A tale of two transAtlantic budgets

Policy Monitor, March 15th 2021

By Sam Ashworth-Hayes

This month fiscal policy was re-set on both sides of the Atlantic, in ways that set two different courses for post-pandemic economic policy. On one side, President Joe Biden’s huge “American Rescue Plan”, worth $1.9 trillion or about 10% of US GDP, places a bet on achieving rapid economic growth without inflation, on establishing a permanently larger role for government and on the politics remaining favourable for a further big public spending programme on infrastructure later this spring. By comparison, Britain’s annual budget took an apologetic approach, more in line with those of its European neighbours: it is smaller (about 3% of GDP), and while extending what has been one of the world’s most generous programmes of emergency fiscal support, the budget promised to retrench and to reduce public debt as soon as possible.

First, the context. Both countries entered 2021 after a rough year. In the UK, GDP dropped 9.9% in the past 12 months, one of the biggest slumps among rich countries, as lockdowns and voluntary distancing took effect. The USA, having taken less stringent measures to combat the virus, saw a correspondingly smaller reduction in activity of 3.5%. Unemployment in the USA peaked at just under 15% in April 2020 before dropping to 6% in February, while in the UK furlough schemes avoided significant rapid increases, with unemployment rising from 4% to 5% over the year.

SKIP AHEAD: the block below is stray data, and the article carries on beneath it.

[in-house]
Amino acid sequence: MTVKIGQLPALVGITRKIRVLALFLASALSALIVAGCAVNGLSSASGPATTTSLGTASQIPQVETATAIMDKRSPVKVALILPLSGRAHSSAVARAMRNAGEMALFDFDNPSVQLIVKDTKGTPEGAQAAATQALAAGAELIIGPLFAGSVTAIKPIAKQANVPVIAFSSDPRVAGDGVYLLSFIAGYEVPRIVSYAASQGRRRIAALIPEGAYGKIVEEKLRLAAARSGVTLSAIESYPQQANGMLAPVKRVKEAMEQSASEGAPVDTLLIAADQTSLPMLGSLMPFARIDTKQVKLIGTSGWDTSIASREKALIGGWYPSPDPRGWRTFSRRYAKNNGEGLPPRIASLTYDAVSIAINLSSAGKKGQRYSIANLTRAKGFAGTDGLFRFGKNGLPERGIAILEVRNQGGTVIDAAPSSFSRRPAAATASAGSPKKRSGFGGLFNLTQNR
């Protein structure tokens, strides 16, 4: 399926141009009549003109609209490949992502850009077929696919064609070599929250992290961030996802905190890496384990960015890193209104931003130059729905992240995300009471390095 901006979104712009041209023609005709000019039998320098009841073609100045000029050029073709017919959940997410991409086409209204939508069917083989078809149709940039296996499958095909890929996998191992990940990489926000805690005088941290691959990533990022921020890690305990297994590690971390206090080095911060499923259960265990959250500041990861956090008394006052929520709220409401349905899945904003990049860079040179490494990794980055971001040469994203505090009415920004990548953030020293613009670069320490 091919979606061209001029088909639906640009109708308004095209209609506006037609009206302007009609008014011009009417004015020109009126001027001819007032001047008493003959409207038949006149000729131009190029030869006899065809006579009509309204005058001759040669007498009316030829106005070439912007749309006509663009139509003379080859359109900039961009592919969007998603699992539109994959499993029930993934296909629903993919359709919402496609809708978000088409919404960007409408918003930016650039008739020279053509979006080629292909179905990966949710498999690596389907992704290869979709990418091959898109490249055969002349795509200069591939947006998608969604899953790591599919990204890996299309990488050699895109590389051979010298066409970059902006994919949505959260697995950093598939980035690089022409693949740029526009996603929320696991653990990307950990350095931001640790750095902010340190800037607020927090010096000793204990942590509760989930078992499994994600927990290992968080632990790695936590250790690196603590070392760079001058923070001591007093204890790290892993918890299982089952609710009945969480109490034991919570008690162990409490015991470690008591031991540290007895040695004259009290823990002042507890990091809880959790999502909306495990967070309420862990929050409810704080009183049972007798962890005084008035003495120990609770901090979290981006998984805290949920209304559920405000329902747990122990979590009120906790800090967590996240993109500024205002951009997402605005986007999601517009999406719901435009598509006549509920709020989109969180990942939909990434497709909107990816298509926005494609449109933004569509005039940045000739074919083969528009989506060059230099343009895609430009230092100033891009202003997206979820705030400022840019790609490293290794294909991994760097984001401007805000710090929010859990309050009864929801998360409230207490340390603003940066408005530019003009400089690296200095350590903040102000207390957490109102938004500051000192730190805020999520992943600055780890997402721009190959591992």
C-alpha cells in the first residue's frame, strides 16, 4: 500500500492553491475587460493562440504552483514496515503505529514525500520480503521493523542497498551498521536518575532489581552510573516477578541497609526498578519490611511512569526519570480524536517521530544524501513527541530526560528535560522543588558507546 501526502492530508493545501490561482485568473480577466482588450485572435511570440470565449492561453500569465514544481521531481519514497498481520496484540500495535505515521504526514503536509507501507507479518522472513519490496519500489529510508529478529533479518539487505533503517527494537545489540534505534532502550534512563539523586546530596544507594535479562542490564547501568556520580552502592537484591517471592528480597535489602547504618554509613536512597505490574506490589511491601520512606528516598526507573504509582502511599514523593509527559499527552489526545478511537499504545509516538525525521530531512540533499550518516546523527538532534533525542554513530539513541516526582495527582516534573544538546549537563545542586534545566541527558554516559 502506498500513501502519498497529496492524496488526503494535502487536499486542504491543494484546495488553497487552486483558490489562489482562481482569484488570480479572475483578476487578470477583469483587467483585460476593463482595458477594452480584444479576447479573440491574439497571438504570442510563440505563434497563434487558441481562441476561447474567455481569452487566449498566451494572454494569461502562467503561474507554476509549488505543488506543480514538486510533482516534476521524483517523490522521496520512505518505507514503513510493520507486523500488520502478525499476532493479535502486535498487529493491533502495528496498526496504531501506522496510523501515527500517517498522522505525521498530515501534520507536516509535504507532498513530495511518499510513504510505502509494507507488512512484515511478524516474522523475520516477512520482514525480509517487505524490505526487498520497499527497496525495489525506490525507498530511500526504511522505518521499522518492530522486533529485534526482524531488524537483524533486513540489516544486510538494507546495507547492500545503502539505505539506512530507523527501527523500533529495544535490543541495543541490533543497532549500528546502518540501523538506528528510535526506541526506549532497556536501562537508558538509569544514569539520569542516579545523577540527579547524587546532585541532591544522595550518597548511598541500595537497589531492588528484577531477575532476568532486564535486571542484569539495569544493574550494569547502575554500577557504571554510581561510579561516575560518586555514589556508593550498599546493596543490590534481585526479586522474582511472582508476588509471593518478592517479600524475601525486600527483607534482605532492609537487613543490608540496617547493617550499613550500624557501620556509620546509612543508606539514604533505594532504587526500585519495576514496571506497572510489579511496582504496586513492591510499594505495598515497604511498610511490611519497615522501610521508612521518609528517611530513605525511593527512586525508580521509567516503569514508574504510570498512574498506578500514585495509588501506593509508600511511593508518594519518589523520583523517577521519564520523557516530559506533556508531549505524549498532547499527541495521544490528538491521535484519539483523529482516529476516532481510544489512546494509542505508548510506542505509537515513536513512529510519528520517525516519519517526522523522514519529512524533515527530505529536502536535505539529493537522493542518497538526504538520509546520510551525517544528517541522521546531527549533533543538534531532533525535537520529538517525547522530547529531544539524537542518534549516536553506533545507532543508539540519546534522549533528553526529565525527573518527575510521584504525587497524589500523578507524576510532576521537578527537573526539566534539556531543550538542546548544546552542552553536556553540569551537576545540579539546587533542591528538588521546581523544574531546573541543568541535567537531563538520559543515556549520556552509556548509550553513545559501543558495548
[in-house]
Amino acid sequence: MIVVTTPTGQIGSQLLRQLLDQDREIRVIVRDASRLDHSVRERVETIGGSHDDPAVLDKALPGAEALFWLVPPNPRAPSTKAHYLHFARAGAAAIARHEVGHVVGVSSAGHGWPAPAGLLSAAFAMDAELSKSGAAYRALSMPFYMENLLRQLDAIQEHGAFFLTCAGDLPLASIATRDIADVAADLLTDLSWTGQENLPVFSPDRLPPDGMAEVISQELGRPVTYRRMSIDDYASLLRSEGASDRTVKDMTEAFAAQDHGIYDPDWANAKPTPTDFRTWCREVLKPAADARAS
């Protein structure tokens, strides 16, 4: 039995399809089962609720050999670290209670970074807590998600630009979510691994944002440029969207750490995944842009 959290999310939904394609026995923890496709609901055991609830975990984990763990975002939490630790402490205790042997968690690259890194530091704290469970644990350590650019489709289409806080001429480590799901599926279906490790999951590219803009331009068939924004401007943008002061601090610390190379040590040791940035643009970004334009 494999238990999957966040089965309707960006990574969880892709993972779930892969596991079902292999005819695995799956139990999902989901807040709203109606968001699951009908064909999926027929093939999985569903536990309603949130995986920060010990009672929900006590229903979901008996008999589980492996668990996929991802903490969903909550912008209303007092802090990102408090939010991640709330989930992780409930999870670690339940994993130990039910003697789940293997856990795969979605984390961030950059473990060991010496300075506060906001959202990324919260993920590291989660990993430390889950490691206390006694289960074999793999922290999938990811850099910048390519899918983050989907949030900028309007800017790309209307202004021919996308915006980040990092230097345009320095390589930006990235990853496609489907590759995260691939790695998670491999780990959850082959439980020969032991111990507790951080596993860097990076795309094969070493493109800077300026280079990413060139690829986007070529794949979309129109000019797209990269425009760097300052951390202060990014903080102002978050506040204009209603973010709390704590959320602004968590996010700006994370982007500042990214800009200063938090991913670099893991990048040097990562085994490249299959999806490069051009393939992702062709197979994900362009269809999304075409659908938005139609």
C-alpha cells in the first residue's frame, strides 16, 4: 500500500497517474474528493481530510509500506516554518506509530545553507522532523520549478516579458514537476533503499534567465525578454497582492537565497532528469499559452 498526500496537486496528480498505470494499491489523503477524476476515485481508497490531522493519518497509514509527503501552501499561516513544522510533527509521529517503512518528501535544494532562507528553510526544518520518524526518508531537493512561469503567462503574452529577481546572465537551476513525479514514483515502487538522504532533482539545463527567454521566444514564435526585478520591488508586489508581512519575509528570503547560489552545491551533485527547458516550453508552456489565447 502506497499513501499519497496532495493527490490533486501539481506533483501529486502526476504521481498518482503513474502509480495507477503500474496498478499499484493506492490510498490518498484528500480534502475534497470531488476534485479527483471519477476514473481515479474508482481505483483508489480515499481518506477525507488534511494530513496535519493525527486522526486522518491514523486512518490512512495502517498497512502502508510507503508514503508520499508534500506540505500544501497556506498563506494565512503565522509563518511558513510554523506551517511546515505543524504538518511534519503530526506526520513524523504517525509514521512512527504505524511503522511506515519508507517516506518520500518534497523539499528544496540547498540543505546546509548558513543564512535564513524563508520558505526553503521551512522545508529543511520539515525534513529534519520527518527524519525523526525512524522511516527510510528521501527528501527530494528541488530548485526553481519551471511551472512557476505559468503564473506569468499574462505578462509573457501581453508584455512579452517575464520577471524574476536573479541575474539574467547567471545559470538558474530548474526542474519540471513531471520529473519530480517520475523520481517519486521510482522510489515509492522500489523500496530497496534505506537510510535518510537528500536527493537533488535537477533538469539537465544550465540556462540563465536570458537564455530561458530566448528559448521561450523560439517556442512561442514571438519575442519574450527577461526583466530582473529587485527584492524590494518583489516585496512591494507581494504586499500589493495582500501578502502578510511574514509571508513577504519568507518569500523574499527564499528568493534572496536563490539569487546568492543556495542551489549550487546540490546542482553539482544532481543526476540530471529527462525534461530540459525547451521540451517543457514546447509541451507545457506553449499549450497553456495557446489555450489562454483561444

Yet both find themselves in similar fiscal positions. By the end of 2020, US federal government debt had reached 100% of GDP, and even before the new stimulus had been on course to blow past the previous debt-to-GDP records set in the aftermath of the second world war. The UK’s public debt is on course to hit 100% of GDP later this year. While this does not however place them near the top of public debtor rankings – that crown is worn by Japan, with more than 260% – it is far higher than either country has previously felt comfortable with.

Britain and the USA also share longer-term economic headwinds; aging populations and increased dependency ratios are predicted to reduce tax revenues while placing greater demands on the state in terms of health and social security spending. While the COVID response constitutes a one-time blow to public finances, the longer-term trends would have seen debt-to-GDP ratios increase significantly anyway; even discounting the pandemic, government spending in both countries is on a path that is likely to lead to significant fiscal risk. Britain’s Office for Budget Responsibility projected last July that if UK policy remained unchanged, then by 2069 public debt would reach 418% of GDP, and interest payments almost 18% of GDP. America finds itself better off in the mid term at least, with debt rising to 200% of GDP by 2051 and interest payments 7% of GDP.

Second, the policy responses. Both countries face a tricky balance: they need to think about those long-term fiscal challenges while also facing urgent needs to support their populations while the pandemic lasts while remedying the societal shortcomings that the pandemic has exposed, notably inequalities of income and job security, and inadequate public health systems. Meanwhile, more than half an eye needs to be cast on the decarbonisation of society to meet climate targets. Not easy. How has the task been tackled in these budgets?